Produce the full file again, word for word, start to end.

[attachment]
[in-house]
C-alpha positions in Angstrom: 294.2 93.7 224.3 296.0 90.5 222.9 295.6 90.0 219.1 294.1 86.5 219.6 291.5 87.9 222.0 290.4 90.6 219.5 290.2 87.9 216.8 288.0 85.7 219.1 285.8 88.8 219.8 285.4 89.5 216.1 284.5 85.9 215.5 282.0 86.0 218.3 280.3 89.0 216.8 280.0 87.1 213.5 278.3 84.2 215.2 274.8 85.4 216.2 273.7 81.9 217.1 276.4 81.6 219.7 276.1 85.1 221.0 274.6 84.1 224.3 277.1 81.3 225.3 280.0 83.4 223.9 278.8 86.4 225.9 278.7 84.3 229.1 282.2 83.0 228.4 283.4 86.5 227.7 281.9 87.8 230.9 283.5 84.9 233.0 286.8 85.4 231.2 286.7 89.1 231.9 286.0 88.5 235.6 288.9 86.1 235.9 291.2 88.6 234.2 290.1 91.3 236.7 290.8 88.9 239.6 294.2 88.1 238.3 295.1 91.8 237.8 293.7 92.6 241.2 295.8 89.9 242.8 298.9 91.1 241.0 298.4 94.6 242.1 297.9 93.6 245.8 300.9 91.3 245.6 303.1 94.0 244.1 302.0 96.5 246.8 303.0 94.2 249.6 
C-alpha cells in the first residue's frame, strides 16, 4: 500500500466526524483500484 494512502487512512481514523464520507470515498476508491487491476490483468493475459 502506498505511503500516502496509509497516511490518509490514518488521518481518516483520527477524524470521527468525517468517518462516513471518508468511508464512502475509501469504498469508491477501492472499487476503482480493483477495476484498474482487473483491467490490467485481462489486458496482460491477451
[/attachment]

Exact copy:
[in-house]
C-alpha positions in Angstrom: 294.2 93.7 224.3 296.0 90.5 222.9 295.6 90.0 219.1 294.1 86.5 219.6 291.5 87.9 222.0 290.4 90.6 219.5 290.2 87.9 216.8 288.0 85.7 219.1 285.8 88.8 219.8 285.4 89.5 216.1 284.5 85.9 215.5 282.0 86.0 218.3 280.3 89.0 216.8 280.0 87.1 213.5 278.3 84.2 215.2 274.8 85.4 216.2 273.7 81.9 217.1 276.4 81.6 219.7 276.1 85.1 221.0 274.6 84.1 224.3 277.1 81.3 225.3 280.0 83.4 223.9 278.8 86.4 225.9 278.7 84.3 229.1 282.2 83.0 228.4 283.4 86.5 227.7 281.9 87.8 230.9 283.5 84.9 233.0 286.8 85.4 231.2 286.7 89.1 231.9 286.0 88.5 235.6 288.9 86.1 235.9 291.2 88.6 234.2 290.1 91.3 236.7 290.8 88.9 239.6 294.2 88.1 238.3 295.1 91.8 237.8 293.7 92.6 241.2 295.8 89.9 242.8 298.9 91.1 241.0 298.4 94.6 242.1 297.9 93.6 245.8 300.9 91.3 245.6 303.1 94.0 244.1 302.0 96.5 246.8 303.0 94.2 249.6 
C-alpha cells in the first residue's frame, strides 16, 4: 500500500466526524483500484 494512502487512512481514523464520507470515498476508491487491476490483468493475459 502506498505511503500516502496509509497516511490518509490514518488521518481518516483520527477524524470521527468525517468517518462516513471518508468511508464512502475509501469504498469508491477501492472499487476503482480493483477495476484498474482487473483491467490490467485481462489486458496482460491477451